Pea protein hydrolysate is extracted commonly from the yellow garden pea (Pisum sativum), which contain fleshy greenish seeds (Pisiva®). Consumption of peas in their natural state does not necessarily produce the same health benefits as the protein hydrolysate because potentially bioactive compounds or proteins are present in an inactive state in natural pea produce.
Such compounds are activated by the use of enzymatic digestion. One principal and desirable effect of pea protein hydrolysate is the presence of compounds that act as ACE inhibitors. Inhibition may occur in the conversion of angiotensin I to the potent vasoconstrictor, angiotensin II with resultant improvement of blood flow and lowering of blood pressure. Hill Pharma, Inc. is the supplier of Pisiva® a high quality pea protein concentrate.
Pea Protein Supports the Lowering of Blood Pressure in Humans and Experimental Animals
Researchers at the University of Manitoba (Canada) have studied the effects of pea protein hydrolysate in hypertensive rats and humans and demonstrated a blood pressure lowering effect (Li H, Prairie N, Udenigwe CC, et al, Journal of Agricultural and Food Chemistry, pre-published online, doi 10.1021/jf201911p). These investigators used rats that are genetically predisposed to hypertension (spontaneously hypertensive rats) and administered 100 and 200 mg per kg of weight of pea protein. A maximum reduction of 19 mmHg in systolic blood pressure was noted four hours after consuming pea hydrolysate. Pea protein in its natural state (non-hydrolysed) had no significant effect on blood pressure.
In the experimental animals, the administration of pea protein hydrolysate was associated with lower levels of angiotensin II and an approximate 50% reduction in renin, mRNA levels. It was concluded that control of the output of renin by the kidneys, as a consequence of pea protein hydrolysate administration, resulted in lower levels of angiotensin II (a 45% reduction) by alteration of the renin-angiotensin system.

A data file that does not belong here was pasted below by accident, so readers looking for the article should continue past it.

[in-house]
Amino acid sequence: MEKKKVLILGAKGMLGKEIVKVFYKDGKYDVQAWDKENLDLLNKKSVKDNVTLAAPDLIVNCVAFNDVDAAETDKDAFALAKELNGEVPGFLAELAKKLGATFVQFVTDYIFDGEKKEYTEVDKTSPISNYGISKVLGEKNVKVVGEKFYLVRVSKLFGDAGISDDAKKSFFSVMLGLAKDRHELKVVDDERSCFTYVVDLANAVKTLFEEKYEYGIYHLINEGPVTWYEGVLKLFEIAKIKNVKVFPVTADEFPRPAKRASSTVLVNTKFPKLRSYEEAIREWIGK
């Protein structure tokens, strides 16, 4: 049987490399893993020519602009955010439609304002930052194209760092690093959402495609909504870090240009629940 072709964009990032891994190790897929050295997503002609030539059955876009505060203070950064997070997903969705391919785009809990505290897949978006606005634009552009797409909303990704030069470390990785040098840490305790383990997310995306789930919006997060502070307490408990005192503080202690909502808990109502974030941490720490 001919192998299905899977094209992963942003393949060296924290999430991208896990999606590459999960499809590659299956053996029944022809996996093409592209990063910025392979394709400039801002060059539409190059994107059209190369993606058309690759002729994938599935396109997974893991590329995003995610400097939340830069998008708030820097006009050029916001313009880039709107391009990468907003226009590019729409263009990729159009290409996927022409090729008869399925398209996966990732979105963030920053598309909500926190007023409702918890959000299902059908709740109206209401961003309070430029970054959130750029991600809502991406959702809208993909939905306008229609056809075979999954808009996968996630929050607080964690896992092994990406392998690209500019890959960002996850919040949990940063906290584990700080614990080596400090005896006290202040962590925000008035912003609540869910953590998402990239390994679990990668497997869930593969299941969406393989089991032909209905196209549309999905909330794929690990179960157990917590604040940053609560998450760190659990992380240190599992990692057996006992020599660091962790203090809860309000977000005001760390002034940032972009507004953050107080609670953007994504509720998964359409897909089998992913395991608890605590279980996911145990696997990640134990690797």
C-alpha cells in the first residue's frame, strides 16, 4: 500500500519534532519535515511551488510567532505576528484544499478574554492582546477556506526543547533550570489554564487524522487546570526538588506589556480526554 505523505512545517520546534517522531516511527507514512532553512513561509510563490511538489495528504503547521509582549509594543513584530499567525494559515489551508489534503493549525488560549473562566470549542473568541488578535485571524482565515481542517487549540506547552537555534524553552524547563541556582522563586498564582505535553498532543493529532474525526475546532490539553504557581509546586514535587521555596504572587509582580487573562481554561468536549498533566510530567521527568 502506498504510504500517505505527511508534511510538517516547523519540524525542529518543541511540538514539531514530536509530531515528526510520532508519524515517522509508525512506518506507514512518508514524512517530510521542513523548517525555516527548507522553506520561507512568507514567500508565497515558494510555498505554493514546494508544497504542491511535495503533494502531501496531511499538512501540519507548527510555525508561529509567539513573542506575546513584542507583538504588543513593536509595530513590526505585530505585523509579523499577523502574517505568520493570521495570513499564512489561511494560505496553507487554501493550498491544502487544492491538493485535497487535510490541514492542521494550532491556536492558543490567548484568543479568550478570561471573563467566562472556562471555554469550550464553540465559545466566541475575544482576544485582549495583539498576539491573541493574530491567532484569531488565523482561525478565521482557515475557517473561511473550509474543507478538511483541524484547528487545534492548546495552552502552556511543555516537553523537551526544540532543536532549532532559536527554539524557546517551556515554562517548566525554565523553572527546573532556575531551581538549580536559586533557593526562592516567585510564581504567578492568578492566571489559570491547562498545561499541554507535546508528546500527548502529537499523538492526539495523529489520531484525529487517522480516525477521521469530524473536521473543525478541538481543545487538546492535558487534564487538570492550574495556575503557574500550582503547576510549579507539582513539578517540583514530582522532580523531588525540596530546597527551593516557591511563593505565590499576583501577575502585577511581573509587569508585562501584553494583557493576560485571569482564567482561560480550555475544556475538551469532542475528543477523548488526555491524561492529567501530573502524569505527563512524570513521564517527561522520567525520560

Smaller reductions in blood pressure were noted in the human studies of pea protein isolate. In the human arm of the studies (Li H, et al, ibid), seven volunteers (age range 30-55 years, systolic blood pressure range 125-170 mmHg) had modest reductions in blood pressure as a consequence of the administration of 1.5 or 3.0g of pea protein hydrolysate over a three week period.
Other Properties of Pea Protein
Studies in vitro (SIMPHYD) and in vivo show that pea protein is effective at inducing satiety with equivalence to whey protein (Ruijschop R, www.nizo.com/explore/cases, 2013, accessed Dec. 6, 2013). In vitro experiments reveal that pea protein agglomerates at its isoelectric point but does not engage in “network formation” like casein. The speed of digestion of pea protein is intermediate between casein (a slow protein) and whey (a fast protein). Measurement of patterns of gut hormone responses showed only small differences between the administration of pea and whey protein meals, implying no major differences in a propensity to cause weight gain by hormonal changes.
Dietary proteins exert influences on lipid metabolism in humans and animals. For example, soy protein has both hypocholesterolemic and hypotriglyceridemic that surpass the actions of casein (Spielman GI et al, Journal of Animal Physiology and Animal Nutrition, 92, 683-93, 2008). Other plant proteins can reduce concentrations of cholesterol and triacylglycerols in rats, e.g. lupin derived protein (Sirtori et al, Journal of Nutrition, 134, 18-23, 2004).
Pea protein is derived from legumes, which includes soybeans and lupins. This origin determines a relatively similar content of amino acids with a relatively low content of methionine and a high concentration of arginine. Furthermore, the ratio of arginine to lysine is much higher in leguminous protein than found in casein. This ratio of arginine to lysine has been proposed as a significant factor in the hypocholesterolemic effect of soy and lupin protein (Spielman GI et al ibid).